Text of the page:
No products in the cart.
Originally posted in Guitar World By Christopher Scapelliti published February 03, 2017
Guitars are just a collection of various parts and components assembled together by a guitar maker.
But what if you could completely change up your guitar at will, swapping out the body, neck, pickups and even the fretboard for other parts to give you the equivalent of several different instruments in one?
That’s the idea behind Somnium Guitars. The patented design lets players interchange the pickups, body styles, bridges and fretboards to create a completely different guitar whenever they want.
The guitars are made from individual machined components that are user-interchangeable. Somnium says one guitar can be reassembled and transformed to another in less than a minute without tools and without even having to remove the strings. The instrument uses a quick-change pickup cartridge that allows swapping and inverting of any pickup configuration within seconds. In addition, the detachable bodies make it possible to carry the instrument in a shorter and more compact case, and to bring several body styles with you.
Somnium introduced its guitars at winter NAMM 2017 and the individual USA-manufactured components will be available soon. You can check out the Somnium in the video below from Music Worth Buying.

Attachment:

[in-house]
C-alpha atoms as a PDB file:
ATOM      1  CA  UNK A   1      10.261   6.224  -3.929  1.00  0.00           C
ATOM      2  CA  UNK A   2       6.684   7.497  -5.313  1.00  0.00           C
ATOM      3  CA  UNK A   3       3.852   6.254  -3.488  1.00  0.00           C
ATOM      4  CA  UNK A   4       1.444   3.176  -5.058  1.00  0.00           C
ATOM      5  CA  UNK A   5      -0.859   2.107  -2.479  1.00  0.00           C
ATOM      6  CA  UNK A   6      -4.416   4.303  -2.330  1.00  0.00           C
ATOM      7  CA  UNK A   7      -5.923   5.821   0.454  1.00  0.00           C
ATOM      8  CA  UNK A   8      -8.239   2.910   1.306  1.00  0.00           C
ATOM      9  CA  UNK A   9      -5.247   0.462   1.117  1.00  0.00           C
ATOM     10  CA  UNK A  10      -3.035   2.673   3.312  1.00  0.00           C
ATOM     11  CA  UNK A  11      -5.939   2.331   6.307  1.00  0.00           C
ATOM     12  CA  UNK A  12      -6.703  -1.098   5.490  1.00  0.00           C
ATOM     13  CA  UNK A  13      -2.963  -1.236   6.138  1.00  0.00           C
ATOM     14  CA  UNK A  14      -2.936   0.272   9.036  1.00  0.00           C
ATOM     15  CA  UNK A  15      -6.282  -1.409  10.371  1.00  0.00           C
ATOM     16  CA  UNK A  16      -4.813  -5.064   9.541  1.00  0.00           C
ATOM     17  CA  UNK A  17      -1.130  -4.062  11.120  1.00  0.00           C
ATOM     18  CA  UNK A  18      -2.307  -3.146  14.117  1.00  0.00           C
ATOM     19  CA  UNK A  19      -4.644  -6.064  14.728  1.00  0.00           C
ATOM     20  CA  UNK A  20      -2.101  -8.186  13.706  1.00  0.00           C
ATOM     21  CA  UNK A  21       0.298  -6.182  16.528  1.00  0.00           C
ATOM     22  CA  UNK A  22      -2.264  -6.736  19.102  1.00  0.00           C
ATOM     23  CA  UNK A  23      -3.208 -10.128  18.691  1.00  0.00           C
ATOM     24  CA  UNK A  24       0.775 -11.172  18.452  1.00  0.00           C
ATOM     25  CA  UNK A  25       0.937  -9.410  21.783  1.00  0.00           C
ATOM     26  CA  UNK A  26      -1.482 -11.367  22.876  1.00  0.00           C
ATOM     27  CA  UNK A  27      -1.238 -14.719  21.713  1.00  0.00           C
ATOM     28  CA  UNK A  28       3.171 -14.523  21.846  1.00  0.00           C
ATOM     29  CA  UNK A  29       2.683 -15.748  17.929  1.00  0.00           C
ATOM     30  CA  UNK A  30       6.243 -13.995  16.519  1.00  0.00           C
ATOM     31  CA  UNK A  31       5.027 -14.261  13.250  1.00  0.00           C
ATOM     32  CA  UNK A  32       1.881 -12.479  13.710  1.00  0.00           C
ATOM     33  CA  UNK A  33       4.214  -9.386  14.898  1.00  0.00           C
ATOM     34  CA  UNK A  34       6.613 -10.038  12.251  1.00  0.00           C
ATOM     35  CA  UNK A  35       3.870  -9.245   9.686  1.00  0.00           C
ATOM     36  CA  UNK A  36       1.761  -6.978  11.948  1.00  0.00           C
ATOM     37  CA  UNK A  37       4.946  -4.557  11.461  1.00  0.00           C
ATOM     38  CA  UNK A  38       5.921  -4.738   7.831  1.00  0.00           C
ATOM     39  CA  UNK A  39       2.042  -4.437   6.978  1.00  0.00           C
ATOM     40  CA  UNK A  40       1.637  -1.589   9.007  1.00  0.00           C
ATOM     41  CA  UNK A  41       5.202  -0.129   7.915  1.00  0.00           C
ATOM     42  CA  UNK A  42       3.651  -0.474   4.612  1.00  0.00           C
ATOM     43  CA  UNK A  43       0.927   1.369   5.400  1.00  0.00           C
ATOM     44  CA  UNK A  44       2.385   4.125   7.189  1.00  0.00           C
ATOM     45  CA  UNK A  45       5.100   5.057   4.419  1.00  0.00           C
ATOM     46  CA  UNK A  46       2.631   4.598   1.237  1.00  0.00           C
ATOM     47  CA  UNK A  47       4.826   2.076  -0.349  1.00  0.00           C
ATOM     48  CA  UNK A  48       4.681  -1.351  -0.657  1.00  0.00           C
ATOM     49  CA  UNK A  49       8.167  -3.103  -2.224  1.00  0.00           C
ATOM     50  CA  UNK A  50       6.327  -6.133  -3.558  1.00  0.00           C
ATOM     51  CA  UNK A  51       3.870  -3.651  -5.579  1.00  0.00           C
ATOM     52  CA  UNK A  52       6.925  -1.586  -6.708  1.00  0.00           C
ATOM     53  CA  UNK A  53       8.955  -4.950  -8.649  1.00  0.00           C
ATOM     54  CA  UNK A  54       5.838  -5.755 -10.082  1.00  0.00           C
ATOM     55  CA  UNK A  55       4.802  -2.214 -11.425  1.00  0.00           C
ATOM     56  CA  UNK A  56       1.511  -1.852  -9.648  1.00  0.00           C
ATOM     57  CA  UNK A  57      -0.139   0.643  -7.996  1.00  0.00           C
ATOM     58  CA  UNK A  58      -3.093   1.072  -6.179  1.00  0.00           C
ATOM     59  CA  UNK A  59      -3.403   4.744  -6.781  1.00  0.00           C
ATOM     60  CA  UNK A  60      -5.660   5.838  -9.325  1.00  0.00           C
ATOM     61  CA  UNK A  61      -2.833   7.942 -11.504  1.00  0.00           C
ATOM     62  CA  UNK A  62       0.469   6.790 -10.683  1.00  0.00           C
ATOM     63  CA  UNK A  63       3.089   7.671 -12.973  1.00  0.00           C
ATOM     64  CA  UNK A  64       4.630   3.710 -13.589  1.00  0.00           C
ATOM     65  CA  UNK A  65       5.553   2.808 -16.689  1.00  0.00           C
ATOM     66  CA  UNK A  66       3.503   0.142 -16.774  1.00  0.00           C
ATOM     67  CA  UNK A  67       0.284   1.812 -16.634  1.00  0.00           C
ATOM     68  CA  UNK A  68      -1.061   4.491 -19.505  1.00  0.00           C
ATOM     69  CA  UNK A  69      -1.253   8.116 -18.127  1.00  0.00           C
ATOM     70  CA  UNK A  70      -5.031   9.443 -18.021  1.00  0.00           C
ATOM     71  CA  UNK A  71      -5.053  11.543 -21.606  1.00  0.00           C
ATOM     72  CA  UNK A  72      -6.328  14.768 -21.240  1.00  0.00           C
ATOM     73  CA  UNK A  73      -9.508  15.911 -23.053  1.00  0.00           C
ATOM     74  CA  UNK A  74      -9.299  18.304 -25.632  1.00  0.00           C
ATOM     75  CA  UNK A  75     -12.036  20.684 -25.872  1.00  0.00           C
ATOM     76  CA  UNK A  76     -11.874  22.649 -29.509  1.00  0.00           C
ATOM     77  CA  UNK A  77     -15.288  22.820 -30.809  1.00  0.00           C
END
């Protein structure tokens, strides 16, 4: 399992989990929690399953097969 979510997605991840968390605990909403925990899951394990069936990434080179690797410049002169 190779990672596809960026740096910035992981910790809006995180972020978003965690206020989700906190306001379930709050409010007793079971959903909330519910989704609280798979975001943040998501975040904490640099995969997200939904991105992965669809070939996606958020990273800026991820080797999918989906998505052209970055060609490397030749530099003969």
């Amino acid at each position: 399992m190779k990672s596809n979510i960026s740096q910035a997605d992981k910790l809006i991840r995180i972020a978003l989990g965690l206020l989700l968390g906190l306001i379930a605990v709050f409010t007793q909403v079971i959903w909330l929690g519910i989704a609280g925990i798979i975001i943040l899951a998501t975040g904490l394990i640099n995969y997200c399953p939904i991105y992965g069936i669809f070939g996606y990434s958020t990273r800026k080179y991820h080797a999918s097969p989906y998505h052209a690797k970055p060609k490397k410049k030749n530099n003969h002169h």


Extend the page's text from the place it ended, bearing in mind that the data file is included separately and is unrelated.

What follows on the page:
Christopher Scapelliti is editor-in-chief of Guitar Player (opens in new tab) magazine, the world’s longest-running guitar magazine, founded in 1967. In his extensive career, he has authored in-depth interviews with such guitarists as Pete Townshend, Slash, Billy Corgan, Jack White, Elvis Costello and Todd Rundgren, and audio professionals including Beatles engineers Geoff Emerick and Ken Scott. He is the co-author of Guitar Aficionado: The Collections: The Most Famous, Rare, and Valuable Guitars in the World (opens in new tab), a founding editor of Guitar Aficionado magazine, and a former editor with Guitar World, Guitar for the Practicing Musician and Maximum Guitar. Apart from guitars, he maintains a collection of more than 30 vintage analog synthesizers.